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Army General Says Security in Baghdad Has Lost Traction

By Bill Brubaker
Washington Post Staff Writer
Thursday, April 19, 2007 5:58 PM

A day after a wave of car bombings killed more than 150 civilians and injured almost 200 others in Baghdad, Defense Secretary Robert M. Gates asserted today that the U.S. commitment to the Iraq war is not open-ended.

Gates, at a news conference in Tel Aviv before he made a surprise visit to Baghdad, said the debate in Congress over war funding underscores the need for Iraqi lawmakers to pass legislation that addresses political reconciliation and sharing of oil revenues.

"Frankly, I would like to see faster progress," Gates said. " . . . The president has said that our patience is not unlimited. I don't think we've been very subtle in communicating these messages to the Iraqis."

A few hours after Gates arrived in Baghdad, a top Pentagon official said it's still too early to tell whether the nine-week-old American troop surge in the Iraqi capital is working.

Recalling the recent attacks on the heavily fortified Green Zone, Army Maj. Gen. Michael Barbero predicted more violent, high-profile incidents.

"The Green Zone and predominately Shi'a areas remain extremely high priority targets both physically and symbolically for an adaptive, ruthless and thinking enemy looking to make headlines and undermine stability," said Barbero, the deputy director of operations for the Pentagon's Joint Chiefs of Staff. "We can expect this enemy to use every means at his disposal, no matter how brutal, to attempt further high profile attacks."

But Barbero said there are glimmers of progress since President Bush ordered an additional 30,000 troops to Iraq in February as part of a U.S.-led crackdown meant to pacify the Iraqi capital.

In Baghdad, attacks on civilians are down about 50 percent, compared with the six-week period before the surge began, Barbero said. Across Iraq, civilian casualties are down 24 percent, he said. Barbero did not offer details on how those statistics were compiled.

"I will tell you that despite these high profile attacks, sectarian murder trends are declining in Baghdad as additional U.S. and Iraqi security forces continue to establish themselves in the neighborhoods," Barbero said.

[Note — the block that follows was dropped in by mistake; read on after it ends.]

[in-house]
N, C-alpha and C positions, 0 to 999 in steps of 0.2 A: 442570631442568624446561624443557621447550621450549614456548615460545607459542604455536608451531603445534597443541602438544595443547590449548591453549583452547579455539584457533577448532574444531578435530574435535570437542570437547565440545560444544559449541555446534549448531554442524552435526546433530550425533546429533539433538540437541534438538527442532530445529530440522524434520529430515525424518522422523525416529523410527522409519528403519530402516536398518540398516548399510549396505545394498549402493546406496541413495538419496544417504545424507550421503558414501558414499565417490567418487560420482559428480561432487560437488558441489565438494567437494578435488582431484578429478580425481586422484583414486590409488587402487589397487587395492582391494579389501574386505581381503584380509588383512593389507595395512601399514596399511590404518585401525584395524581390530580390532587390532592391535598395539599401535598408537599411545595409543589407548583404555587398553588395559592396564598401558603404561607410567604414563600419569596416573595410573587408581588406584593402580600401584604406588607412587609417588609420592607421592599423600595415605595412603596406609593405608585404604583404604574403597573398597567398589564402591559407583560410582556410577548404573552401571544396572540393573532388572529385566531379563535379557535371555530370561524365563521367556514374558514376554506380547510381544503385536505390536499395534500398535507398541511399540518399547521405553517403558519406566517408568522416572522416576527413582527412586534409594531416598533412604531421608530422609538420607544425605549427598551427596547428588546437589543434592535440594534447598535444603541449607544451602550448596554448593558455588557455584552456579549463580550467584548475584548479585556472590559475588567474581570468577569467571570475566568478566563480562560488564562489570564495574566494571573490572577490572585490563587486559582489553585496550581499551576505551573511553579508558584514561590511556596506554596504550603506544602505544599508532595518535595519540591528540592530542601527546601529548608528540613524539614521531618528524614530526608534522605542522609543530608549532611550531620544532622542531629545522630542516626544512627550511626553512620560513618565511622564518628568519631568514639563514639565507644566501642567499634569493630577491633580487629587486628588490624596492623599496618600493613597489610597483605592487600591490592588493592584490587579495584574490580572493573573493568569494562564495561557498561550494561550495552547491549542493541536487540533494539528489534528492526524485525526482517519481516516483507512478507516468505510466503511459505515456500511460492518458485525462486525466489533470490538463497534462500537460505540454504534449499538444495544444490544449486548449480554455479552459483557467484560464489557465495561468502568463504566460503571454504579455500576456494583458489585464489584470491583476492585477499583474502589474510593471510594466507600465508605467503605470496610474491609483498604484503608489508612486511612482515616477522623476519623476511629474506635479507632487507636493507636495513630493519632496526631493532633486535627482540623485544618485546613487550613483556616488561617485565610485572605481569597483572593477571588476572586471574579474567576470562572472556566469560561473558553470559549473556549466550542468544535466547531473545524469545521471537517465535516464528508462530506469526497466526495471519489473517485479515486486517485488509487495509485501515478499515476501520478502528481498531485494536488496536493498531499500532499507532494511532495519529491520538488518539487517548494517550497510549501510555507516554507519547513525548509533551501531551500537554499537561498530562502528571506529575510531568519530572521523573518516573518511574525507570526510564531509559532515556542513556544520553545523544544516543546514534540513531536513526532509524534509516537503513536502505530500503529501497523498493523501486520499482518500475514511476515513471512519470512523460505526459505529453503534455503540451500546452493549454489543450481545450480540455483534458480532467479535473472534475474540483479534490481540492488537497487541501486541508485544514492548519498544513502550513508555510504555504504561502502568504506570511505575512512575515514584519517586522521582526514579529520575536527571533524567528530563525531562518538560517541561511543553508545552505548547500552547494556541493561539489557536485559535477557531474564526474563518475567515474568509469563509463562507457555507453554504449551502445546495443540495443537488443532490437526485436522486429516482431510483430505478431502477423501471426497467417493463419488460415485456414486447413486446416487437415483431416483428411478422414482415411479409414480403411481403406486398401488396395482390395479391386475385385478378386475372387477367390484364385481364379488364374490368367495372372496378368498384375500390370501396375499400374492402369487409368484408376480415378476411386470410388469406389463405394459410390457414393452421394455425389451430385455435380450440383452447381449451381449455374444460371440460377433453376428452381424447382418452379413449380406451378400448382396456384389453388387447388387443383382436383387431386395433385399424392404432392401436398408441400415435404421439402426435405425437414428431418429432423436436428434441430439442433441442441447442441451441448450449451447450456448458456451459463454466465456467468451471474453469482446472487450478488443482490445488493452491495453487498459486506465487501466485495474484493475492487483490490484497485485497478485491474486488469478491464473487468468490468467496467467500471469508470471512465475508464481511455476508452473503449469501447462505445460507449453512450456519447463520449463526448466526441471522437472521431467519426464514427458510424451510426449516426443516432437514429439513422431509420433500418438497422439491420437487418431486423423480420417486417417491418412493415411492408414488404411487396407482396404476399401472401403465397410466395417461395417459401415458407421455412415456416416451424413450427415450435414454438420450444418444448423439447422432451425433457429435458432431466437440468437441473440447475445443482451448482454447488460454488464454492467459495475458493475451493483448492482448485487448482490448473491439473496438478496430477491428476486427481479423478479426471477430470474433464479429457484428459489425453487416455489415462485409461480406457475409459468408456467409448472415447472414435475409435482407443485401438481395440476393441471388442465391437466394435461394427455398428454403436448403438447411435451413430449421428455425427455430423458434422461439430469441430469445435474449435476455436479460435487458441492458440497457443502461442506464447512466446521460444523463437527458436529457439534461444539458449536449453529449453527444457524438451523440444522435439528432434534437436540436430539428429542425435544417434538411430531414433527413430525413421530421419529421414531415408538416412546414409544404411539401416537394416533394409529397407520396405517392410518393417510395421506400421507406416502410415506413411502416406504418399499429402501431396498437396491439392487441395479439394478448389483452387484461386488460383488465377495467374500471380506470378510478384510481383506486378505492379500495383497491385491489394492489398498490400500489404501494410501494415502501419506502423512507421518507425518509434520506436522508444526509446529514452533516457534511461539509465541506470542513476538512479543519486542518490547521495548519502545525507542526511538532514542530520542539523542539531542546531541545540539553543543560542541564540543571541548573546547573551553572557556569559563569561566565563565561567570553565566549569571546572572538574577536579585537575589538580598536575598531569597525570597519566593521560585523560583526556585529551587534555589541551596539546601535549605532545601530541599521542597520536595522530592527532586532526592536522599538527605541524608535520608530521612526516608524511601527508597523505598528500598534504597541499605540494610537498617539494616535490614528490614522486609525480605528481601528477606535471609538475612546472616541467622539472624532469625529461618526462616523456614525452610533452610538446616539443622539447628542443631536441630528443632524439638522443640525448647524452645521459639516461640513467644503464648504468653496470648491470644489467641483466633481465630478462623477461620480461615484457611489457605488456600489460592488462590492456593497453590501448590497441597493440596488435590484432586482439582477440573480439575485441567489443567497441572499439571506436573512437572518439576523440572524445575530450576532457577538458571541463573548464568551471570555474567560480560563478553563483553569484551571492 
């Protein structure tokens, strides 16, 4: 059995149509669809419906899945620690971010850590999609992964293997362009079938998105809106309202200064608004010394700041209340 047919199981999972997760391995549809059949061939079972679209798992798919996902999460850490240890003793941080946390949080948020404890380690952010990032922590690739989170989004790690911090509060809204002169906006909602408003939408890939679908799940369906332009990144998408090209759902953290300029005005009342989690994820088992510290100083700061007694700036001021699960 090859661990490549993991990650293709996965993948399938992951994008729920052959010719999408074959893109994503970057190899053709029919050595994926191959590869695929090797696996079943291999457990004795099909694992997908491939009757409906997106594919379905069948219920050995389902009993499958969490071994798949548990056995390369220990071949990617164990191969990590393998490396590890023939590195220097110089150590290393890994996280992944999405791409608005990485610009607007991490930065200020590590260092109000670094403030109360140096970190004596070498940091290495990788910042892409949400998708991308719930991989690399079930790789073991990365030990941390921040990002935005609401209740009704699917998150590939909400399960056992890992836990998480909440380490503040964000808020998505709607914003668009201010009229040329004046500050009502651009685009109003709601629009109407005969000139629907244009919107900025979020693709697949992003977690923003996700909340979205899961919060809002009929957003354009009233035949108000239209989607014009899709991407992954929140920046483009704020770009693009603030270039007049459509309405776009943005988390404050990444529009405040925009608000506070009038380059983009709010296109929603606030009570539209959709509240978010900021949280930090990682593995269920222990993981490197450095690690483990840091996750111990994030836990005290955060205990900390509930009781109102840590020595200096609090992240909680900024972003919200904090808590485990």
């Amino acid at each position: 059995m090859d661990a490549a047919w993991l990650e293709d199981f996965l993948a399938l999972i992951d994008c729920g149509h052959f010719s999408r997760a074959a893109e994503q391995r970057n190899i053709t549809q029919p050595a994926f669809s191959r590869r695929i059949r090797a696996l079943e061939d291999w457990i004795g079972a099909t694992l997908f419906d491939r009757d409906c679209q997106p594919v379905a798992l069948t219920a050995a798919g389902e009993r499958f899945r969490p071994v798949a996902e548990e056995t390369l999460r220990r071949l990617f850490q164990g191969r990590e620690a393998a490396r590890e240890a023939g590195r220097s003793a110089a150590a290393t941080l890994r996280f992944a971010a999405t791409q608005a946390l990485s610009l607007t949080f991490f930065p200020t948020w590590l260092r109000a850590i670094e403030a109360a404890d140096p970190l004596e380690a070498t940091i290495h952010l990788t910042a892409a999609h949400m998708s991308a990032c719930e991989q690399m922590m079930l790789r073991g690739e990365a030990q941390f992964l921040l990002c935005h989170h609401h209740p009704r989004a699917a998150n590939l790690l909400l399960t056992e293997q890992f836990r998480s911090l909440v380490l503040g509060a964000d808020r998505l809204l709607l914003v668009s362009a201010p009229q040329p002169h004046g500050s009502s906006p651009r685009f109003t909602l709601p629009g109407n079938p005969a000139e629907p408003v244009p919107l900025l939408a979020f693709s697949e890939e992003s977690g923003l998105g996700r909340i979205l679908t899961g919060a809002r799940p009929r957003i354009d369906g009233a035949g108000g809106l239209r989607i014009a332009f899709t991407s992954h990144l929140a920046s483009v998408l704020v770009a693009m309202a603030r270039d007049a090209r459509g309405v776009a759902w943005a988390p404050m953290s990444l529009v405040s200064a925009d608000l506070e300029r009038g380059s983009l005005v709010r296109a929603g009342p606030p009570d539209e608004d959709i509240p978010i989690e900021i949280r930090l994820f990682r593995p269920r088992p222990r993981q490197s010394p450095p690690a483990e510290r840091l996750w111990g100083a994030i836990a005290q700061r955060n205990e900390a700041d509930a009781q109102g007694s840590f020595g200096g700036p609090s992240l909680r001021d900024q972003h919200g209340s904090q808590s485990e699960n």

Yesterday, car bombs killed at least 158 people in several mainly Shiite districts in Baghdad. At least 118 of those people were killed near the busy Sadriya market. Gates called the bombings "horrifying" and accused al-Qaeda of being behind the attacks.

At a news conference today in Iraq, Army Gen. David H. Petraeus, who took over as the top U.S. commander in Iraq in February, said the security situation in Baghdad lost "a bit of traction" after yesterday's bombings.

"Yesterday was a bad day, there's no two ways about it," Petraeus said, according to the American Forces Press Service. "And a day like that can have a real psychological impact."

The attacks -- the deadliest since the troop surge began -- came as a showdown between Bush and congressional Democrats over a war-funding bill is coming to a boil.

Both the House and Senate have approved supplemental war funding bills that offer timetables for troops to be withdrawn from Iraq over the next year. Bush has vowed to veto any bill with a timetable, saying decisions on troop levels should be made by military commanders -- not lawmakers. The showdown has been brewing since Democrats won control of the House and Senate in the November elections.

Today, Gates suggested that the debate in Washington over war funding is sending an unmistakable message to lawmakers in Baghdad.

"One of the ancillary benefits of the debate on the Hill is that the Iraqis have to know, as I've said, that this isn't an open-ended commitment," he said.

Bush, meanwhile, continued today to make a case for the troop surge.

In a town-hall meeting at a high school in Tipp City, Ohio, he said withdrawing troops from Iraq would allow al-Qaeda to establish a "safe heaven from which to attack us again."

"That's what al-Qaeda says" it will do, Bush said. "Al Qaeda is the same group of folks that attacked us on September 11th."

Later, Bush said a troop withdrawal would embolden the enemy and threaten the United States, Israel "and every other moderate person in the Middle East."

"Imagine a scenario where the oil wealth of certain countries . . . came under the control of a radical extremist group," Bush said. "And then all the sudden you'd be dealing not only with safe haven for potential violent attack, you'd be dealing with the economic consequences of people who didn't share the values of the West."

This morning, the U.S. military announced that three American soldiers were killed and another was wounded yesterday in two attacks in Baghdad.

Two soldiers died and one was wounded when their vehicle was struck by an improvised explosive device north of Baghdad, a military statement said. Another soldier died when a combat security patrol was attacked with small arms fire in a southwestern section of the Iraqi capital.

The names of the deceased soldiers will be released after relatives are notified, the military statements said.

More than 3,300 U.S. service members have been killed since the U.S.-led Iraq war began in March 2003.

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